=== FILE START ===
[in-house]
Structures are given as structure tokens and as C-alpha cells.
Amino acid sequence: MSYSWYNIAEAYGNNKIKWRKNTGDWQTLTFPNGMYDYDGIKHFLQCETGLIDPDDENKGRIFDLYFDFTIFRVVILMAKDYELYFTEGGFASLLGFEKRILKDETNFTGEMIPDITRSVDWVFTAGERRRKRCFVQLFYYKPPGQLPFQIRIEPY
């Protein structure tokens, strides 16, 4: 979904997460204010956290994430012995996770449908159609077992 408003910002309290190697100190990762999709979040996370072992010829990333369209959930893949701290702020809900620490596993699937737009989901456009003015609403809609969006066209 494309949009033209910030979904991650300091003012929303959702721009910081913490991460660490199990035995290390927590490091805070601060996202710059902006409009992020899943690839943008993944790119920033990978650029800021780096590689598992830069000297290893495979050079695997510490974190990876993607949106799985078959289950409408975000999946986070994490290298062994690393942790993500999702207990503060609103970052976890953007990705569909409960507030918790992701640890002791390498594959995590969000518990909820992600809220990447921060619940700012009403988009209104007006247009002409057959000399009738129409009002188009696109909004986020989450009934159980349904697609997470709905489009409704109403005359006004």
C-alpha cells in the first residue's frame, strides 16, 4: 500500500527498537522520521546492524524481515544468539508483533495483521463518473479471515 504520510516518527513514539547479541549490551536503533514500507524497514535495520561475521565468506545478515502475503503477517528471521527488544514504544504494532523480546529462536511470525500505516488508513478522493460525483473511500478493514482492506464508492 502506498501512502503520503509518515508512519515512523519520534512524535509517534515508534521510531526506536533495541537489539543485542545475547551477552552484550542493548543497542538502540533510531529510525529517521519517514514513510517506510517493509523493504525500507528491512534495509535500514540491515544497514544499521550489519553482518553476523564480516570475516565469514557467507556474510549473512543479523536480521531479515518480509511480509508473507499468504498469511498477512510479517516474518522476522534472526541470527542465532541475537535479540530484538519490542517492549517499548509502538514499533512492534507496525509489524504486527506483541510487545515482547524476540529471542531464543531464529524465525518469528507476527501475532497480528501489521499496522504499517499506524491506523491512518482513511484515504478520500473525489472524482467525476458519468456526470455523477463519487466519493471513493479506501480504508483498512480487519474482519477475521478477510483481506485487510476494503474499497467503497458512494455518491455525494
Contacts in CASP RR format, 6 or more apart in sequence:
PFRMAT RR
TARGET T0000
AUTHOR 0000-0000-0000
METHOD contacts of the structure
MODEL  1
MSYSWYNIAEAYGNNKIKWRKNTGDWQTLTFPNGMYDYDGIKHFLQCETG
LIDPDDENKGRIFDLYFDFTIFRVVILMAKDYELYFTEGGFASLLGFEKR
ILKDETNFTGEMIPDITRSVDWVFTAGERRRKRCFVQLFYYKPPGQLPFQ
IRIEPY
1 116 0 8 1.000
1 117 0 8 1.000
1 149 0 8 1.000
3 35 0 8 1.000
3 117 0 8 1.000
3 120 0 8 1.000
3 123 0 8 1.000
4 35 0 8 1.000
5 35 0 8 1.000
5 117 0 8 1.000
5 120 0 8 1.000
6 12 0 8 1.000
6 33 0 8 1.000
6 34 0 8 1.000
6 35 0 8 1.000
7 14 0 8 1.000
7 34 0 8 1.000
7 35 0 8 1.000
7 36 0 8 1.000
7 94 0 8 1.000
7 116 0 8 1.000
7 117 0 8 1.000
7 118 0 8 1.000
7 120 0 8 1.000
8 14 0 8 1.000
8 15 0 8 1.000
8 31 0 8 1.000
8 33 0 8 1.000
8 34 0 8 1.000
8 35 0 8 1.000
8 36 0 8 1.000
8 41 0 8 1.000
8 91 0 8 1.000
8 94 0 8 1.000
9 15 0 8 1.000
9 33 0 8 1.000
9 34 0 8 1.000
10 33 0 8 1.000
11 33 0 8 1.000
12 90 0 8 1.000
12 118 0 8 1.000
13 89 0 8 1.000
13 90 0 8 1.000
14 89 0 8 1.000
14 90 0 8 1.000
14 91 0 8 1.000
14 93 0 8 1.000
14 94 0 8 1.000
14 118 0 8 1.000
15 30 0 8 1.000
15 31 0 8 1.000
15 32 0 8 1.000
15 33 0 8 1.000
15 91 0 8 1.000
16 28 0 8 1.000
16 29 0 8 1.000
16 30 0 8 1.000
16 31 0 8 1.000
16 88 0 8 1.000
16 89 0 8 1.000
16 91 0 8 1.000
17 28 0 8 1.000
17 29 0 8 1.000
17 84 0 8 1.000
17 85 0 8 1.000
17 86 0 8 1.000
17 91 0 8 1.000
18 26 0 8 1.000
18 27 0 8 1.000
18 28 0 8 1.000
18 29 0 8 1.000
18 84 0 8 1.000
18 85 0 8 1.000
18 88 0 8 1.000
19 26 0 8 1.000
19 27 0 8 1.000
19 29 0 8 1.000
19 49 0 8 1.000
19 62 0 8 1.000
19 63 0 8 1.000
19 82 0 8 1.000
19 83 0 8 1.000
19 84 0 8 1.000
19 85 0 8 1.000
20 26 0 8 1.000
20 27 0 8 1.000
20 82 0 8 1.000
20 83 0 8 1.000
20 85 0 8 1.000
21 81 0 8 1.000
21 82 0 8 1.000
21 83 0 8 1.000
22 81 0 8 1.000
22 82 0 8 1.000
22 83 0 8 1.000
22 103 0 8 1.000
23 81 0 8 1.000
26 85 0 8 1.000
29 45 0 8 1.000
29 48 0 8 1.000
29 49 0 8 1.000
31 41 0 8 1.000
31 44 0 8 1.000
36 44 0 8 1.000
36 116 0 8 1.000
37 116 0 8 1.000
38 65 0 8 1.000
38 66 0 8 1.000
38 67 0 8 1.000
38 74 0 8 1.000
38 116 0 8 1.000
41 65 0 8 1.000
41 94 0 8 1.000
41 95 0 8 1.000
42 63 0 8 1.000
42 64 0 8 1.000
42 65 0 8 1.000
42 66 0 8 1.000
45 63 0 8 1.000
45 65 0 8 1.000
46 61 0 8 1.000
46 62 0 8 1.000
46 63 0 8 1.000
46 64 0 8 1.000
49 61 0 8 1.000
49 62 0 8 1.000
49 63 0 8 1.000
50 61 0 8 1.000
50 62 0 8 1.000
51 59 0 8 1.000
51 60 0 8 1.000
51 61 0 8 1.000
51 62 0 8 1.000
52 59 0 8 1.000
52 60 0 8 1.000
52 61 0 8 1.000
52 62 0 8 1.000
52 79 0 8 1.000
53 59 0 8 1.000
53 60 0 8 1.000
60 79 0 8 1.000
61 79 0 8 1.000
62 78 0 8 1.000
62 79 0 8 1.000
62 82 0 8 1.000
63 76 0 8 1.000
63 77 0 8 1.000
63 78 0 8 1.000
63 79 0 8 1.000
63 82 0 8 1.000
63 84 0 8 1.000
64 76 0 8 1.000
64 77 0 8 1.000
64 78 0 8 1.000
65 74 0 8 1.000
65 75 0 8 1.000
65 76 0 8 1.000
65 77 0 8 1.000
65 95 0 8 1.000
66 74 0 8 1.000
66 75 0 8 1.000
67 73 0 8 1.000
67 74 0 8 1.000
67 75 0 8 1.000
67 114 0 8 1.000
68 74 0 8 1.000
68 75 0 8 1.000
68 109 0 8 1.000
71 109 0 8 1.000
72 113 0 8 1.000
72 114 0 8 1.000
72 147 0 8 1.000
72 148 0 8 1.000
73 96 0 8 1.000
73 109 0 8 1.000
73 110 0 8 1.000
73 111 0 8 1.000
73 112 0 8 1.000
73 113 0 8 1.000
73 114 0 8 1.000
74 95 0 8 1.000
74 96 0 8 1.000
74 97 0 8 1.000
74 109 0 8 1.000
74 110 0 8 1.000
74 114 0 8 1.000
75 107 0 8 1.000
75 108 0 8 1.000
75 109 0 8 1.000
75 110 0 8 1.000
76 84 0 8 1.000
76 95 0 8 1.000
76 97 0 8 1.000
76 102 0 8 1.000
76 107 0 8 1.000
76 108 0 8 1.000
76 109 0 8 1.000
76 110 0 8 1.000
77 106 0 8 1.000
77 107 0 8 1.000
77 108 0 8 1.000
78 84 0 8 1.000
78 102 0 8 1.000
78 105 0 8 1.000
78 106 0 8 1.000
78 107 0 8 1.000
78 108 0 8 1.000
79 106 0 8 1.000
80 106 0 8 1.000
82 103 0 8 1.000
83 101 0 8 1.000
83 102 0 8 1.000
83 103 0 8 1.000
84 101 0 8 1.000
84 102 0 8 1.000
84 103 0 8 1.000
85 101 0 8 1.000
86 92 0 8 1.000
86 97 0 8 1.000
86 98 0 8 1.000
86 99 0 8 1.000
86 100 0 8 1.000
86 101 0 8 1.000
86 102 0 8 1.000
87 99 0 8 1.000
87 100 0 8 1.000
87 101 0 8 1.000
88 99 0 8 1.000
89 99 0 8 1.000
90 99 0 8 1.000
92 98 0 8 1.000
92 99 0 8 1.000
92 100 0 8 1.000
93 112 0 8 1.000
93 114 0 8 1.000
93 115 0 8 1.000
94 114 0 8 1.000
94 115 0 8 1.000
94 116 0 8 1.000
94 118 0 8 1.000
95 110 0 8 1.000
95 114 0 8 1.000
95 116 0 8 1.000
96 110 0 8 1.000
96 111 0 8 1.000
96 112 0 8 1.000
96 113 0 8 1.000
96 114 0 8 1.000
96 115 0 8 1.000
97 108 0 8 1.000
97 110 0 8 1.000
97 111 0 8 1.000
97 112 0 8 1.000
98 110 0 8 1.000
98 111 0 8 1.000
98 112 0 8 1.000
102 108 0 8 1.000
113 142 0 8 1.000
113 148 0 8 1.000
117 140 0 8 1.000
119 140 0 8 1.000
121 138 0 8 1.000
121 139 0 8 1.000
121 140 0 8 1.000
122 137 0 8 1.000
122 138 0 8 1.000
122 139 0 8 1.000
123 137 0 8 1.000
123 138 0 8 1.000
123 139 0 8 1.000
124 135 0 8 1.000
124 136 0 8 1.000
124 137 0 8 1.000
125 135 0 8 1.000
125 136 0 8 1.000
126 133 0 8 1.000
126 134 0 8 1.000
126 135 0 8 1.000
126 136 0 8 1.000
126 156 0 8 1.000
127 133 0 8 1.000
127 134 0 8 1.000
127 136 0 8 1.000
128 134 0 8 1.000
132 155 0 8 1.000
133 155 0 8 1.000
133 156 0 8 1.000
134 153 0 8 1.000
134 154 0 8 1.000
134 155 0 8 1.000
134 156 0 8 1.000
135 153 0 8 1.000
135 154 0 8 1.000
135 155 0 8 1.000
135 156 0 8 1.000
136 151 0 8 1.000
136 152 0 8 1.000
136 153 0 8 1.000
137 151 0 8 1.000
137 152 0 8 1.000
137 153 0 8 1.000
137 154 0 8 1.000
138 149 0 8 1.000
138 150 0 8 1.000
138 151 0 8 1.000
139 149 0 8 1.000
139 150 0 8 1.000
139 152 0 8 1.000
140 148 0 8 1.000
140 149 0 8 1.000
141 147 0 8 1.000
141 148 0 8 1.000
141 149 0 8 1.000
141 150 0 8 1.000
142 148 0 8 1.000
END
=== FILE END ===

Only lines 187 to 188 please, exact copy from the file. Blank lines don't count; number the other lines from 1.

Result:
72 147 0 8 1.000
72 148 0 8 1.000